Active transport allows molecules to move from an area of low concentration to an area of high concentration, instead of the normal way down the concentration gradient. There are many ways of active transport but they all must use a transport protein. This is because of the polarity, size, ect. Proteins vary, however, there are protein carriers and protein pumps.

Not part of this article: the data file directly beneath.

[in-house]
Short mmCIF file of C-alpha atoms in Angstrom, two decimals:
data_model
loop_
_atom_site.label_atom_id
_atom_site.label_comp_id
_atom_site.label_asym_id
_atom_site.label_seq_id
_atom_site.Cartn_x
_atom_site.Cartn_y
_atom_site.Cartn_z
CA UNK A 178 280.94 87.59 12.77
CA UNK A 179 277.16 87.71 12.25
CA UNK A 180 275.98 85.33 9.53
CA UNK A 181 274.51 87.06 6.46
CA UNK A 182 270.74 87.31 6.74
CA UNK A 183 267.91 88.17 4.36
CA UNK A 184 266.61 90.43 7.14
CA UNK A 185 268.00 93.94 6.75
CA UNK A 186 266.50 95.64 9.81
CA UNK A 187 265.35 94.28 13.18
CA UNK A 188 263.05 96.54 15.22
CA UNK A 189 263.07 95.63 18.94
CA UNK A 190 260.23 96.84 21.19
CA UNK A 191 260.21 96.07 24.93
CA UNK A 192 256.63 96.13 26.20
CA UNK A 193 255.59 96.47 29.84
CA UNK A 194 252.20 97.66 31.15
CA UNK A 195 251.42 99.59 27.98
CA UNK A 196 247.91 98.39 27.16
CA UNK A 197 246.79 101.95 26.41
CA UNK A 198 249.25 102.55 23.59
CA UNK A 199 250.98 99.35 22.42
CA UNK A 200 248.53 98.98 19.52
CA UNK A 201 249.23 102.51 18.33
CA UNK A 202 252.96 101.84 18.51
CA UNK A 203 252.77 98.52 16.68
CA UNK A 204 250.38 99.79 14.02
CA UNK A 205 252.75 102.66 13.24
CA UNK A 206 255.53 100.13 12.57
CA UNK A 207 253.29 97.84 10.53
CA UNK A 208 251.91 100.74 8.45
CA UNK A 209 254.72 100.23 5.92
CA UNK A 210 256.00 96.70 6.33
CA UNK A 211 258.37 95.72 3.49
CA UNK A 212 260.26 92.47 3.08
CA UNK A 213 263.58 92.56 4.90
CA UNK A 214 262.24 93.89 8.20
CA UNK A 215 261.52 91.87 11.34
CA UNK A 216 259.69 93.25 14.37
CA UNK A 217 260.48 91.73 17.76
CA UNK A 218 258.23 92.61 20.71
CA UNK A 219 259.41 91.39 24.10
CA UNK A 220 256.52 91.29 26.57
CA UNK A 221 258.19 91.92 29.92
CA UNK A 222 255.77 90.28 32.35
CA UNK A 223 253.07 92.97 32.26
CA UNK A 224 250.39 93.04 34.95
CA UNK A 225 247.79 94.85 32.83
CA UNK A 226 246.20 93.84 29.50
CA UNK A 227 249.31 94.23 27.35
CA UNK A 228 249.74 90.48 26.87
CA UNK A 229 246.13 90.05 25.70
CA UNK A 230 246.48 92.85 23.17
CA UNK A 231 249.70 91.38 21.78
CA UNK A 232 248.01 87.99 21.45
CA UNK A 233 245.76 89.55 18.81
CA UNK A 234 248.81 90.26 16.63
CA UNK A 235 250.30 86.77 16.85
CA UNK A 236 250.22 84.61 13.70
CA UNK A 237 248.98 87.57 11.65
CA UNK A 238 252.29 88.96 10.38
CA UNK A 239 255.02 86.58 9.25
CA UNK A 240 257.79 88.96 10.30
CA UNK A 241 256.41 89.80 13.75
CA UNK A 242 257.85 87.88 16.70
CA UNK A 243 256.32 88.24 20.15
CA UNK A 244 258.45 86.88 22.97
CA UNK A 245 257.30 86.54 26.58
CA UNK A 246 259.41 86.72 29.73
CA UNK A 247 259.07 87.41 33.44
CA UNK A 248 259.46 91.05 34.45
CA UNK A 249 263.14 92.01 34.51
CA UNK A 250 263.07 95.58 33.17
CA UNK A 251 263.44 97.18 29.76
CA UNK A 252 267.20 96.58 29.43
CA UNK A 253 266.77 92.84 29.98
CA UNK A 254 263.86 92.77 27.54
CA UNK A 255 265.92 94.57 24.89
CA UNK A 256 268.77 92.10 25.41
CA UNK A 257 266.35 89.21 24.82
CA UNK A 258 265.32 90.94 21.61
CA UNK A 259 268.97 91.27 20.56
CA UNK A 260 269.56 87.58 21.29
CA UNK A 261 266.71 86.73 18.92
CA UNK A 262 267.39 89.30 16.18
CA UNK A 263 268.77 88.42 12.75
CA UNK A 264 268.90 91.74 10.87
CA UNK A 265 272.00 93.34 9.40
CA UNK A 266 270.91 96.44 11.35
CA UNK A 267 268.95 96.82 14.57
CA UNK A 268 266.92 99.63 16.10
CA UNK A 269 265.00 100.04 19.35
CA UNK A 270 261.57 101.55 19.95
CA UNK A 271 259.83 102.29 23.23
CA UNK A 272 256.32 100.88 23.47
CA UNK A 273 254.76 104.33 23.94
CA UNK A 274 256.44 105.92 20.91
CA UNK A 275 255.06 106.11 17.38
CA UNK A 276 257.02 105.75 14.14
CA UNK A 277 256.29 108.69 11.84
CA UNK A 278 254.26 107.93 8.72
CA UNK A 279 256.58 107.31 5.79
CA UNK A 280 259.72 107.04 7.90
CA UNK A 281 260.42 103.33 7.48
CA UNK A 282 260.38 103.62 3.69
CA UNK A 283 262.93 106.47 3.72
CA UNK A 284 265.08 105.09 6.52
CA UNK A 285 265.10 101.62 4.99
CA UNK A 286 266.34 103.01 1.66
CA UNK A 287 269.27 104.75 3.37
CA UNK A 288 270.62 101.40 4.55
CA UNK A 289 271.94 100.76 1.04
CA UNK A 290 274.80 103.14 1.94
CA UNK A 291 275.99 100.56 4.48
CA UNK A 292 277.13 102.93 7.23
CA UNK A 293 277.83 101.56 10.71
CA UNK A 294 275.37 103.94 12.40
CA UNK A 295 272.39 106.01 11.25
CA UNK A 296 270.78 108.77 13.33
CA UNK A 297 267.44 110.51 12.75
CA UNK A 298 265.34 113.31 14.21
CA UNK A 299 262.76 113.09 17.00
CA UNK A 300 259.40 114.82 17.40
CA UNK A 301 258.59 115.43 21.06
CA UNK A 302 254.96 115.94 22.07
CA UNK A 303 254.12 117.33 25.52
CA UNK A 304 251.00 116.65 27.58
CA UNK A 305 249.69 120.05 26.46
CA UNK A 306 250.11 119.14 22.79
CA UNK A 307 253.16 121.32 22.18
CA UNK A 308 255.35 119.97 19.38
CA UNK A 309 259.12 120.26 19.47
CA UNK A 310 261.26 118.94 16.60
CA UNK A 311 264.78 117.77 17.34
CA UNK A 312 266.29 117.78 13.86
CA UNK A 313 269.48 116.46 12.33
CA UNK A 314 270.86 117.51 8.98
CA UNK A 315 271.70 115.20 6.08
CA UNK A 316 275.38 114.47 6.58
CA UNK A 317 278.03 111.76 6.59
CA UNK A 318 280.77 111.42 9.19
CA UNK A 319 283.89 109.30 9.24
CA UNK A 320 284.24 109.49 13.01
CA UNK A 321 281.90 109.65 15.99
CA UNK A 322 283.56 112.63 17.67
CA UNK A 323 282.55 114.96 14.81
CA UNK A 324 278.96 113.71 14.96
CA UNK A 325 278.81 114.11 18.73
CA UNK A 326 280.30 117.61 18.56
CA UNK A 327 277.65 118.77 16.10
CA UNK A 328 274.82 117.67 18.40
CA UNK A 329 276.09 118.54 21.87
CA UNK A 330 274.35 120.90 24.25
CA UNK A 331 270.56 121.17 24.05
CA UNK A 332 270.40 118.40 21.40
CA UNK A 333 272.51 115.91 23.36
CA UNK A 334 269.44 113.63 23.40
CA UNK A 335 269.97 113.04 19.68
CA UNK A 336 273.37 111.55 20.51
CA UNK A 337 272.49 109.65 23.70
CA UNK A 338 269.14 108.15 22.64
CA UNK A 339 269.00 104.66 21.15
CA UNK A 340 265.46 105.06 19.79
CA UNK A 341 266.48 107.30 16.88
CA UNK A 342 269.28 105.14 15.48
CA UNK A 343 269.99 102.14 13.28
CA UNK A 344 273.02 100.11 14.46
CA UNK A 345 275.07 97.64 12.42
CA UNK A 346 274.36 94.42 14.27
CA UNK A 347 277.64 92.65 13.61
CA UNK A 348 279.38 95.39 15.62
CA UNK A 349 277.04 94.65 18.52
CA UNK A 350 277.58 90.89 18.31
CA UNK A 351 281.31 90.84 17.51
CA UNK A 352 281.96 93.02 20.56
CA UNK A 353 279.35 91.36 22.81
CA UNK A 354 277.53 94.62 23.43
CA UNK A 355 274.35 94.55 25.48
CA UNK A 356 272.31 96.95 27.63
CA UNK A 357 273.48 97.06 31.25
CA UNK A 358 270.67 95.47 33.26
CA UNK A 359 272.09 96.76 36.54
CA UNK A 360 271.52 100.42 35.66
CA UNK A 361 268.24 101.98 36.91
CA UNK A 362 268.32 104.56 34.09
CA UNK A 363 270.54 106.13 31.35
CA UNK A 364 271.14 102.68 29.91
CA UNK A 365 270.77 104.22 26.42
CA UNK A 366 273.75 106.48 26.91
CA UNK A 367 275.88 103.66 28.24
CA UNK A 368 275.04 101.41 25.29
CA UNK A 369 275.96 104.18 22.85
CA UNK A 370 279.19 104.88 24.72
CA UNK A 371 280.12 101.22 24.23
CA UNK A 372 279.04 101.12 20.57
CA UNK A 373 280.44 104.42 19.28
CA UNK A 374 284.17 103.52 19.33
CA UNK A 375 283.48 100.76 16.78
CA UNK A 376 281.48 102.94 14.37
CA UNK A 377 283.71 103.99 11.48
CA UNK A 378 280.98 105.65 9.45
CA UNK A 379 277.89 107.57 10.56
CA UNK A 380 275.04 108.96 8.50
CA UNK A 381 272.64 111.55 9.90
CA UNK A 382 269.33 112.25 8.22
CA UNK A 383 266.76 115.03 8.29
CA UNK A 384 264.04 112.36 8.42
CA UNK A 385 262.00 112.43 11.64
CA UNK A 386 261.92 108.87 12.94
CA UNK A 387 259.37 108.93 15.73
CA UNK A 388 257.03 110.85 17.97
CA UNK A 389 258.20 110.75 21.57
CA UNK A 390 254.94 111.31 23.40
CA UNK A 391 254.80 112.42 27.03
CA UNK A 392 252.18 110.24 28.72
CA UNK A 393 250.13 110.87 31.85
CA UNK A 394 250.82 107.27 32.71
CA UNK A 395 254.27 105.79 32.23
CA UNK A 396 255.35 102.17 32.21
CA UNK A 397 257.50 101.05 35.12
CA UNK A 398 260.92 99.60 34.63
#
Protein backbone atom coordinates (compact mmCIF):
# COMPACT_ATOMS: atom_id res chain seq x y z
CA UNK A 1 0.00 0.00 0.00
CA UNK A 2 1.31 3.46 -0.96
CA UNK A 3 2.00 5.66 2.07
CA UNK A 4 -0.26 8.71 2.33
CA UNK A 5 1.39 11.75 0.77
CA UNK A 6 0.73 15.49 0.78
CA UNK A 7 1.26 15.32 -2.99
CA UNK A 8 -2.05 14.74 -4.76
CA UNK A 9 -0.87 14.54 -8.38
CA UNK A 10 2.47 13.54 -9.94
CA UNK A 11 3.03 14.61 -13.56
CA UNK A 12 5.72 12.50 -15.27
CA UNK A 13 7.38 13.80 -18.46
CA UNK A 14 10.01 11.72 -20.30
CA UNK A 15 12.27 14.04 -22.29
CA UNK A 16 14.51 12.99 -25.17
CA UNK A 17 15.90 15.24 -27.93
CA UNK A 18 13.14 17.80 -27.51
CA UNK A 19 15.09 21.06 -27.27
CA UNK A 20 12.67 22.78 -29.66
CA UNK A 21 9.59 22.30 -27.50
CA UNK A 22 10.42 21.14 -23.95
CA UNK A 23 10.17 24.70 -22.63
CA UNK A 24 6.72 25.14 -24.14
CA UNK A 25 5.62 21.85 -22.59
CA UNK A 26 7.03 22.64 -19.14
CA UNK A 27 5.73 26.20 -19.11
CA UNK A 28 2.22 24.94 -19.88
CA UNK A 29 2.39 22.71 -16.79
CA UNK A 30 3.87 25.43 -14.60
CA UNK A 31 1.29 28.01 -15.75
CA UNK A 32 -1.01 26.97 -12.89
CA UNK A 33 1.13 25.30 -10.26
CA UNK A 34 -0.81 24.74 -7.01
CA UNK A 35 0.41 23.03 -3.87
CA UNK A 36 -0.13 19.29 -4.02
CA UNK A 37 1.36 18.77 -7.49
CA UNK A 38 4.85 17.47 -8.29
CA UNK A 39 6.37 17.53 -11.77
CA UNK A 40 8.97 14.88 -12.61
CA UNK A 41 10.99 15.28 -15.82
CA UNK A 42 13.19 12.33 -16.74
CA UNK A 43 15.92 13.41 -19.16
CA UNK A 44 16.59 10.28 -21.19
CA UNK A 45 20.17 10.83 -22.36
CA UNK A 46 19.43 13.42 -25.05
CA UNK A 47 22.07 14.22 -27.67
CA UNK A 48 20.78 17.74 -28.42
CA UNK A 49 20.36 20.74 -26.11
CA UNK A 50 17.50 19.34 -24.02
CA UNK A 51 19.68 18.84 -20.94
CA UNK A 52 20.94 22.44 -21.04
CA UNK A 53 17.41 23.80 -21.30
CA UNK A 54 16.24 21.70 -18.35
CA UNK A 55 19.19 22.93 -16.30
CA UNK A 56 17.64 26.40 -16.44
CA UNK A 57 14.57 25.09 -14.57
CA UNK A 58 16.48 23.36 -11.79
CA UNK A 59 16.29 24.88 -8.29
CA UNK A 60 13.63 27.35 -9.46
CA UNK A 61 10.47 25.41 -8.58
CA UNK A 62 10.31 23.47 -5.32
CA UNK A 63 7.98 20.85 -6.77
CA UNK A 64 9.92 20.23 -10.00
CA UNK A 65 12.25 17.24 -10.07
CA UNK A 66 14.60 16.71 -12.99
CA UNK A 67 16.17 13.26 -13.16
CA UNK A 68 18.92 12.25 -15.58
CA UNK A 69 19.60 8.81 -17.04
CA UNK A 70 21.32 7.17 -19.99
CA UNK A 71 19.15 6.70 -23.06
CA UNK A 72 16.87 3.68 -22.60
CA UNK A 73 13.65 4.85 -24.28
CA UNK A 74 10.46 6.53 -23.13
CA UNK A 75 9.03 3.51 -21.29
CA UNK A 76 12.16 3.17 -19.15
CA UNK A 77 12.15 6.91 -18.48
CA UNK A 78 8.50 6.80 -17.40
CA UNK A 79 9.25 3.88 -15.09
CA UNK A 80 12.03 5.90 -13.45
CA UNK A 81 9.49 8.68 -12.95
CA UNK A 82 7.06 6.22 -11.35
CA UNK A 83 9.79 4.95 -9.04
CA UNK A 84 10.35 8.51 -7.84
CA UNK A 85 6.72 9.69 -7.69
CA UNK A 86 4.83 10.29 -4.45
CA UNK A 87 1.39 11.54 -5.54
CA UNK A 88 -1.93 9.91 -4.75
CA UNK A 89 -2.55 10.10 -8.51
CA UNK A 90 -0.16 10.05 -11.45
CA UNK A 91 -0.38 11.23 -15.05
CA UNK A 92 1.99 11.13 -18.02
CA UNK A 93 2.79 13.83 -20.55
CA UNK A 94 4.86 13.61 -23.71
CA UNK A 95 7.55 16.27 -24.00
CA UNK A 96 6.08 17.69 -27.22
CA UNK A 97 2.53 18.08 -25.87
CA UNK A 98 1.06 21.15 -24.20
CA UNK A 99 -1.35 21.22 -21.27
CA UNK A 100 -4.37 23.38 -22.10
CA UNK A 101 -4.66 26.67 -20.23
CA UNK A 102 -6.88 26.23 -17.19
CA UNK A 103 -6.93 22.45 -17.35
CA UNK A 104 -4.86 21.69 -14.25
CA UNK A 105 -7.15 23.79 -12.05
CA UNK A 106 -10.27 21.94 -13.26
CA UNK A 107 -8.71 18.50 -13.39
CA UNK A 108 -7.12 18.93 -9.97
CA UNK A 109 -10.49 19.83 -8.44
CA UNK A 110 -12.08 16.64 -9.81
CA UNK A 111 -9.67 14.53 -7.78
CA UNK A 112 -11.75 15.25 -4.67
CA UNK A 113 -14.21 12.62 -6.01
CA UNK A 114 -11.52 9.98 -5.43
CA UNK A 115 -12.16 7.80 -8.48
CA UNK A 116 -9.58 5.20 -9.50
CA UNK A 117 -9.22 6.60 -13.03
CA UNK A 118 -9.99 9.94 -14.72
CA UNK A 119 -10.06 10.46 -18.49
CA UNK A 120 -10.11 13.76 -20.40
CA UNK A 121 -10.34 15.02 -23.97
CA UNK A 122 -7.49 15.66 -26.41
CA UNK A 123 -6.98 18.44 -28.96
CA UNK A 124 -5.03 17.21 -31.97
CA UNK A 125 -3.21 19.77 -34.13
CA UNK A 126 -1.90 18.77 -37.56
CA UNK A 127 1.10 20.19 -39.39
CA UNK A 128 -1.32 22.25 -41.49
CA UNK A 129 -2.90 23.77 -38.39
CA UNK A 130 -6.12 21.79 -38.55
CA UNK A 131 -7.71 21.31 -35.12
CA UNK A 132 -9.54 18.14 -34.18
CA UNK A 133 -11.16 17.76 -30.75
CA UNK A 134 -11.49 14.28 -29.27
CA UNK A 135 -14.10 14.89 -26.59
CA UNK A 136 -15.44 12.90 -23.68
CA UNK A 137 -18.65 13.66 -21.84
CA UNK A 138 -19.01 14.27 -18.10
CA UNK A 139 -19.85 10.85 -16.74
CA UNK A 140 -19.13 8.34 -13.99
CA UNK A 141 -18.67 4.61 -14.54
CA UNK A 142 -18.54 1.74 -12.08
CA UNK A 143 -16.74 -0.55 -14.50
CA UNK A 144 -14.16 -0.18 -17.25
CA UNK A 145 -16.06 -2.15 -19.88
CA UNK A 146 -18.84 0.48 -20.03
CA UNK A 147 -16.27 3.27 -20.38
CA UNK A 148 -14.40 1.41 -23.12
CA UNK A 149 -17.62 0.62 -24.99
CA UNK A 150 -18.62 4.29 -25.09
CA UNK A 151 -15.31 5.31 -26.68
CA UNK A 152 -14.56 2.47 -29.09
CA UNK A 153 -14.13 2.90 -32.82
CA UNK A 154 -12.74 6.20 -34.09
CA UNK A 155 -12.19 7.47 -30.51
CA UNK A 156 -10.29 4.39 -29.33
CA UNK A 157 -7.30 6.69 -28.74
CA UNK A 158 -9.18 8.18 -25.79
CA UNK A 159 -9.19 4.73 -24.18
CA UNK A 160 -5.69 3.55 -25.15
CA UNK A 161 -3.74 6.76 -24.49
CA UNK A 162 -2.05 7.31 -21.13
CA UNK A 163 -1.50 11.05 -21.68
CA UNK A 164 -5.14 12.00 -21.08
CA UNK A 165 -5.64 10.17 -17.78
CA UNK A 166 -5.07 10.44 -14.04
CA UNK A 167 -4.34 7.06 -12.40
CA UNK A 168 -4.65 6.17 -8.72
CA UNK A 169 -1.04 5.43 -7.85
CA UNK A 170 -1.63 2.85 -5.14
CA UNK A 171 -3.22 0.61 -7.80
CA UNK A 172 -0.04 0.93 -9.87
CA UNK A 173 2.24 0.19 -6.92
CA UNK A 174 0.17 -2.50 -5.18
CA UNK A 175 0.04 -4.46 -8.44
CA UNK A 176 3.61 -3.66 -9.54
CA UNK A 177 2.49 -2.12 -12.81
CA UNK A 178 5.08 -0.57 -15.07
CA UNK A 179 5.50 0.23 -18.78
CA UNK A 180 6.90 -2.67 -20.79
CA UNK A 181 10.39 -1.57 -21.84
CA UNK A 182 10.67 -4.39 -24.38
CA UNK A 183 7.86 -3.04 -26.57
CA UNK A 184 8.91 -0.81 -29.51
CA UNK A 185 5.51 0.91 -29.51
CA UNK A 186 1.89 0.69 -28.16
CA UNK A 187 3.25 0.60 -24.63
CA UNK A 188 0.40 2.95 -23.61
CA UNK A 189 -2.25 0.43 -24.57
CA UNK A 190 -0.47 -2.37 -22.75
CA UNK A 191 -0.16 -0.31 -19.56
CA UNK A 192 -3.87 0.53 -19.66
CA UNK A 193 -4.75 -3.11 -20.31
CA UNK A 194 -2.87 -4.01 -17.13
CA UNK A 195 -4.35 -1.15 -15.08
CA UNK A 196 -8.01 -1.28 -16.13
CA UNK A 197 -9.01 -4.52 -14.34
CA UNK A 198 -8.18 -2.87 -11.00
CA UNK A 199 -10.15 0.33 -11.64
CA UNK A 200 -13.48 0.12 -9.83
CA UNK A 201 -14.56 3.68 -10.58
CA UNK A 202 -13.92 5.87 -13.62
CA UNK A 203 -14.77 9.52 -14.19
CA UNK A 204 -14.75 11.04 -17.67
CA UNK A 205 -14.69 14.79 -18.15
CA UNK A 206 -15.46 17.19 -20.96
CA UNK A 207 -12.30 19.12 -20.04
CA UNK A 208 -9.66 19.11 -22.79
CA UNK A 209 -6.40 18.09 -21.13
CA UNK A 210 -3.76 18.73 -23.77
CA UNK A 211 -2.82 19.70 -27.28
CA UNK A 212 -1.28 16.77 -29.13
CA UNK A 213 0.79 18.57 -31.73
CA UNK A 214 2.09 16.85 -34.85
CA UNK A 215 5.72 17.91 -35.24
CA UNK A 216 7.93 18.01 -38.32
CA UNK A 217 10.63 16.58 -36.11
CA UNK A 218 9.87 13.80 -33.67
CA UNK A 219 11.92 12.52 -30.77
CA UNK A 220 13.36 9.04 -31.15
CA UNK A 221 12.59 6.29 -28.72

The sodium potassium pump is an example of active transport. In the sodium potassium pump, three sodium ions bind to the protein channel along with an ATP, which fuels the channel to change shape. This drives the ions through the channel and out of the cell. One phosphate group(from the ATP) remains attached to the protein. The change in shape allows the potassium ions to bind to the protein channel now. The phosphate group falls off and the two potassium ions are brought into the cell. In order for this activity to occur there must be a steady supply of ATP, because the pump is working against the concentration gradient.